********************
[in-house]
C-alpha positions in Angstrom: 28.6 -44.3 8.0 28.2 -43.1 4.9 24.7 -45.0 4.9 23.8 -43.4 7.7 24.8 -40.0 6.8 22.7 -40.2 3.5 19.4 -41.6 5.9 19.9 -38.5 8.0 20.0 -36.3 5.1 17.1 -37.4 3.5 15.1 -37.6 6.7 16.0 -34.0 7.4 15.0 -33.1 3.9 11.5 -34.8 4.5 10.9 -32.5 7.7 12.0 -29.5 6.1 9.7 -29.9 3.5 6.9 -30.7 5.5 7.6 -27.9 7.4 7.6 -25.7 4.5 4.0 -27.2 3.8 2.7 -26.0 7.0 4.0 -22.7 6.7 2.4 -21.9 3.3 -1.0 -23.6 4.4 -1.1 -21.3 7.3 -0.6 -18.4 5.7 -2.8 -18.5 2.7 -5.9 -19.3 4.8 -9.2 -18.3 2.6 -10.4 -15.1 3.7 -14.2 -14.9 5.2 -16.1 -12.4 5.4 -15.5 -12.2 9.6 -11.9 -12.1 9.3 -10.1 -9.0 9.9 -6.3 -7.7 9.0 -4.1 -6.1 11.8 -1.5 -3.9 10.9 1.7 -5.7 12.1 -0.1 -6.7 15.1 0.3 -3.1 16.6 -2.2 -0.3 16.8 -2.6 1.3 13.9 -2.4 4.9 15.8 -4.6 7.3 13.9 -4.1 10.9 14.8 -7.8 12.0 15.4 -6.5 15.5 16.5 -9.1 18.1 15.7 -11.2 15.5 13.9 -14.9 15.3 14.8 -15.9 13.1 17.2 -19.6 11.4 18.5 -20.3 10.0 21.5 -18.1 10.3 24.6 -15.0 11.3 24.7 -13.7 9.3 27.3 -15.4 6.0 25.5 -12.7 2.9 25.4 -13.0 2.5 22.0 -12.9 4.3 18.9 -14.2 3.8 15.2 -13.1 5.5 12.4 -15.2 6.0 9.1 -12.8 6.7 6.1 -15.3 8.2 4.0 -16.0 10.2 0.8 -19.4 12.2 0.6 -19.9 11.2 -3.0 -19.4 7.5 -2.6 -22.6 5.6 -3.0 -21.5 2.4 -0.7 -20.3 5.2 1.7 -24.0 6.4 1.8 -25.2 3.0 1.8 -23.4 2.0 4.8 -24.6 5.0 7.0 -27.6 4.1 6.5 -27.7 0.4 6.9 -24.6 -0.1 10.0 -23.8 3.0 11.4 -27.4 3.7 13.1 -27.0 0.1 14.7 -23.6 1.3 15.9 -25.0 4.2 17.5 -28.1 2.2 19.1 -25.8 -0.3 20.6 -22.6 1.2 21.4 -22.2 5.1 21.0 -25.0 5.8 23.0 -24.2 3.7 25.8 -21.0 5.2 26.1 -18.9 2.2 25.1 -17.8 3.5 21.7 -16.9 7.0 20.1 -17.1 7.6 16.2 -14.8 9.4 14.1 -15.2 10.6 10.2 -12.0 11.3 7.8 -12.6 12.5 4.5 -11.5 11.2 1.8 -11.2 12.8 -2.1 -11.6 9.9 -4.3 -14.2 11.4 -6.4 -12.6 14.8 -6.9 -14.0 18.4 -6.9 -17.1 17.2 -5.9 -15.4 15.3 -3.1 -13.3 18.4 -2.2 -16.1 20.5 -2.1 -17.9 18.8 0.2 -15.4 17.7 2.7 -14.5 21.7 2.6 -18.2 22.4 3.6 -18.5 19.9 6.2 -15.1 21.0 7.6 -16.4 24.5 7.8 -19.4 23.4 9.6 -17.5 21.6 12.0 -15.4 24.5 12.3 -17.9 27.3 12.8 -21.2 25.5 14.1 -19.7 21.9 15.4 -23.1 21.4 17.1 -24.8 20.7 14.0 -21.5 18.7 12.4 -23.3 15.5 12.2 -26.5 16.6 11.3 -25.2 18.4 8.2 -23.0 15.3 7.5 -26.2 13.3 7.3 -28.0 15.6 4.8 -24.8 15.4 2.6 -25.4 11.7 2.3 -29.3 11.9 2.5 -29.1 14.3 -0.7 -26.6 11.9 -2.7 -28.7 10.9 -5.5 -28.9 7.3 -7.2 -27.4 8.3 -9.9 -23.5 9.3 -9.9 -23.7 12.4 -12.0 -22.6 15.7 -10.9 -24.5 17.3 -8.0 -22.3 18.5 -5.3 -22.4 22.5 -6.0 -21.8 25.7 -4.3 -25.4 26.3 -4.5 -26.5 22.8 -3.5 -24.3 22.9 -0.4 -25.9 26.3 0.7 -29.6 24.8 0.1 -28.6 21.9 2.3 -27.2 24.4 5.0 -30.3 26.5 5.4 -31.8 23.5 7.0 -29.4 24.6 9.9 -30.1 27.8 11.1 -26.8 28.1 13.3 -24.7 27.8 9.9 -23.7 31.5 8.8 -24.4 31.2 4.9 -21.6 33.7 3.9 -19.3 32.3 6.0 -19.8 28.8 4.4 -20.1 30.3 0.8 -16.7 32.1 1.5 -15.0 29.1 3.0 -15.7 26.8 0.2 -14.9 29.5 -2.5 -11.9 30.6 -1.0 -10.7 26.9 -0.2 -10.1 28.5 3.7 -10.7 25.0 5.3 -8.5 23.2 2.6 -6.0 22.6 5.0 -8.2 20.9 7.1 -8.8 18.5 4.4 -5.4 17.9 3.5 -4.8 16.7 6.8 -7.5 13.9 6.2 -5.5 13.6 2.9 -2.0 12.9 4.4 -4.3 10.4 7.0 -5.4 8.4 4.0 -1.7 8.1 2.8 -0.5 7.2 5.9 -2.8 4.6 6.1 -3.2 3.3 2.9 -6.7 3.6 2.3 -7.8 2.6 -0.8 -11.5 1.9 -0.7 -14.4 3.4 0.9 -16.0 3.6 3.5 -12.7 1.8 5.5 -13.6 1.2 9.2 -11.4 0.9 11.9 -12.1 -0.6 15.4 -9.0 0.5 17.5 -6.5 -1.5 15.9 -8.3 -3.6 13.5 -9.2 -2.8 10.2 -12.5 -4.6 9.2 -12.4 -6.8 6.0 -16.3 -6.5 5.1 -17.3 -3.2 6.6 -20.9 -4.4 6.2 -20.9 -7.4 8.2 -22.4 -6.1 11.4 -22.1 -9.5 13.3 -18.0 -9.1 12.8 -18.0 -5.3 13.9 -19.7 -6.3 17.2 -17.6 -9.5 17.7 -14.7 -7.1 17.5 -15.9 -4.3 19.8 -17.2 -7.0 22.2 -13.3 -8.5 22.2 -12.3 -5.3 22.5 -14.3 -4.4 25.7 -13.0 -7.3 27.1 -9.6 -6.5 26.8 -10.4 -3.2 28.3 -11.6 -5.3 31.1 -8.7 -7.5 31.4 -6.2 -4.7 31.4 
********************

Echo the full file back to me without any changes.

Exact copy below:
[in-house]
C-alpha positions in Angstrom: 28.6 -44.3 8.0 28.2 -43.1 4.9 24.7 -45.0 4.9 23.8 -43.4 7.7 24.8 -40.0 6.8 22.7 -40.2 3.5 19.4 -41.6 5.9 19.9 -38.5 8.0 20.0 -36.3 5.1 17.1 -37.4 3.5 15.1 -37.6 6.7 16.0 -34.0 7.4 15.0 -33.1 3.9 11.5 -34.8 4.5 10.9 -32.5 7.7 12.0 -29.5 6.1 9.7 -29.9 3.5 6.9 -30.7 5.5 7.6 -27.9 7.4 7.6 -25.7 4.5 4.0 -27.2 3.8 2.7 -26.0 7.0 4.0 -22.7 6.7 2.4 -21.9 3.3 -1.0 -23.6 4.4 -1.1 -21.3 7.3 -0.6 -18.4 5.7 -2.8 -18.5 2.7 -5.9 -19.3 4.8 -9.2 -18.3 2.6 -10.4 -15.1 3.7 -14.2 -14.9 5.2 -16.1 -12.4 5.4 -15.5 -12.2 9.6 -11.9 -12.1 9.3 -10.1 -9.0 9.9 -6.3 -7.7 9.0 -4.1 -6.1 11.8 -1.5 -3.9 10.9 1.7 -5.7 12.1 -0.1 -6.7 15.1 0.3 -3.1 16.6 -2.2 -0.3 16.8 -2.6 1.3 13.9 -2.4 4.9 15.8 -4.6 7.3 13.9 -4.1 10.9 14.8 -7.8 12.0 15.4 -6.5 15.5 16.5 -9.1 18.1 15.7 -11.2 15.5 13.9 -14.9 15.3 14.8 -15.9 13.1 17.2 -19.6 11.4 18.5 -20.3 10.0 21.5 -18.1 10.3 24.6 -15.0 11.3 24.7 -13.7 9.3 27.3 -15.4 6.0 25.5 -12.7 2.9 25.4 -13.0 2.5 22.0 -12.9 4.3 18.9 -14.2 3.8 15.2 -13.1 5.5 12.4 -15.2 6.0 9.1 -12.8 6.7 6.1 -15.3 8.2 4.0 -16.0 10.2 0.8 -19.4 12.2 0.6 -19.9 11.2 -3.0 -19.4 7.5 -2.6 -22.6 5.6 -3.0 -21.5 2.4 -0.7 -20.3 5.2 1.7 -24.0 6.4 1.8 -25.2 3.0 1.8 -23.4 2.0 4.8 -24.6 5.0 7.0 -27.6 4.1 6.5 -27.7 0.4 6.9 -24.6 -0.1 10.0 -23.8 3.0 11.4 -27.4 3.7 13.1 -27.0 0.1 14.7 -23.6 1.3 15.9 -25.0 4.2 17.5 -28.1 2.2 19.1 -25.8 -0.3 20.6 -22.6 1.2 21.4 -22.2 5.1 21.0 -25.0 5.8 23.0 -24.2 3.7 25.8 -21.0 5.2 26.1 -18.9 2.2 25.1 -17.8 3.5 21.7 -16.9 7.0 20.1 -17.1 7.6 16.2 -14.8 9.4 14.1 -15.2 10.6 10.2 -12.0 11.3 7.8 -12.6 12.5 4.5 -11.5 11.2 1.8 -11.2 12.8 -2.1 -11.6 9.9 -4.3 -14.2 11.4 -6.4 -12.6 14.8 -6.9 -14.0 18.4 -6.9 -17.1 17.2 -5.9 -15.4 15.3 -3.1 -13.3 18.4 -2.2 -16.1 20.5 -2.1 -17.9 18.8 0.2 -15.4 17.7 2.7 -14.5 21.7 2.6 -18.2 22.4 3.6 -18.5 19.9 6.2 -15.1 21.0 7.6 -16.4 24.5 7.8 -19.4 23.4 9.6 -17.5 21.6 12.0 -15.4 24.5 12.3 -17.9 27.3 12.8 -21.2 25.5 14.1 -19.7 21.9 15.4 -23.1 21.4 17.1 -24.8 20.7 14.0 -21.5 18.7 12.4 -23.3 15.5 12.2 -26.5 16.6 11.3 -25.2 18.4 8.2 -23.0 15.3 7.5 -26.2 13.3 7.3 -28.0 15.6 4.8 -24.8 15.4 2.6 -25.4 11.7 2.3 -29.3 11.9 2.5 -29.1 14.3 -0.7 -26.6 11.9 -2.7 -28.7 10.9 -5.5 -28.9 7.3 -7.2 -27.4 8.3 -9.9 -23.5 9.3 -9.9 -23.7 12.4 -12.0 -22.6 15.7 -10.9 -24.5 17.3 -8.0 -22.3 18.5 -5.3 -22.4 22.5 -6.0 -21.8 25.7 -4.3 -25.4 26.3 -4.5 -26.5 22.8 -3.5 -24.3 22.9 -0.4 -25.9 26.3 0.7 -29.6 24.8 0.1 -28.6 21.9 2.3 -27.2 24.4 5.0 -30.3 26.5 5.4 -31.8 23.5 7.0 -29.4 24.6 9.9 -30.1 27.8 11.1 -26.8 28.1 13.3 -24.7 27.8 9.9 -23.7 31.5 8.8 -24.4 31.2 4.9 -21.6 33.7 3.9 -19.3 32.3 6.0 -19.8 28.8 4.4 -20.1 30.3 0.8 -16.7 32.1 1.5 -15.0 29.1 3.0 -15.7 26.8 0.2 -14.9 29.5 -2.5 -11.9 30.6 -1.0 -10.7 26.9 -0.2 -10.1 28.5 3.7 -10.7 25.0 5.3 -8.5 23.2 2.6 -6.0 22.6 5.0 -8.2 20.9 7.1 -8.8 18.5 4.4 -5.4 17.9 3.5 -4.8 16.7 6.8 -7.5 13.9 6.2 -5.5 13.6 2.9 -2.0 12.9 4.4 -4.3 10.4 7.0 -5.4 8.4 4.0 -1.7 8.1 2.8 -0.5 7.2 5.9 -2.8 4.6 6.1 -3.2 3.3 2.9 -6.7 3.6 2.3 -7.8 2.6 -0.8 -11.5 1.9 -0.7 -14.4 3.4 0.9 -16.0 3.6 3.5 -12.7 1.8 5.5 -13.6 1.2 9.2 -11.4 0.9 11.9 -12.1 -0.6 15.4 -9.0 0.5 17.5 -6.5 -1.5 15.9 -8.3 -3.6 13.5 -9.2 -2.8 10.2 -12.5 -4.6 9.2 -12.4 -6.8 6.0 -16.3 -6.5 5.1 -17.3 -3.2 6.6 -20.9 -4.4 6.2 -20.9 -7.4 8.2 -22.4 -6.1 11.4 -22.1 -9.5 13.3 -18.0 -9.1 12.8 -18.0 -5.3 13.9 -19.7 -6.3 17.2 -17.6 -9.5 17.7 -14.7 -7.1 17.5 -15.9 -4.3 19.8 -17.2 -7.0 22.2 -13.3 -8.5 22.2 -12.3 -5.3 22.5 -14.3 -4.4 25.7 -13.0 -7.3 27.1 -9.6 -6.5 26.8 -10.4 -3.2 28.3 -11.6 -5.3 31.1 -8.7 -7.5 31.4 -6.2 -4.7 31.4 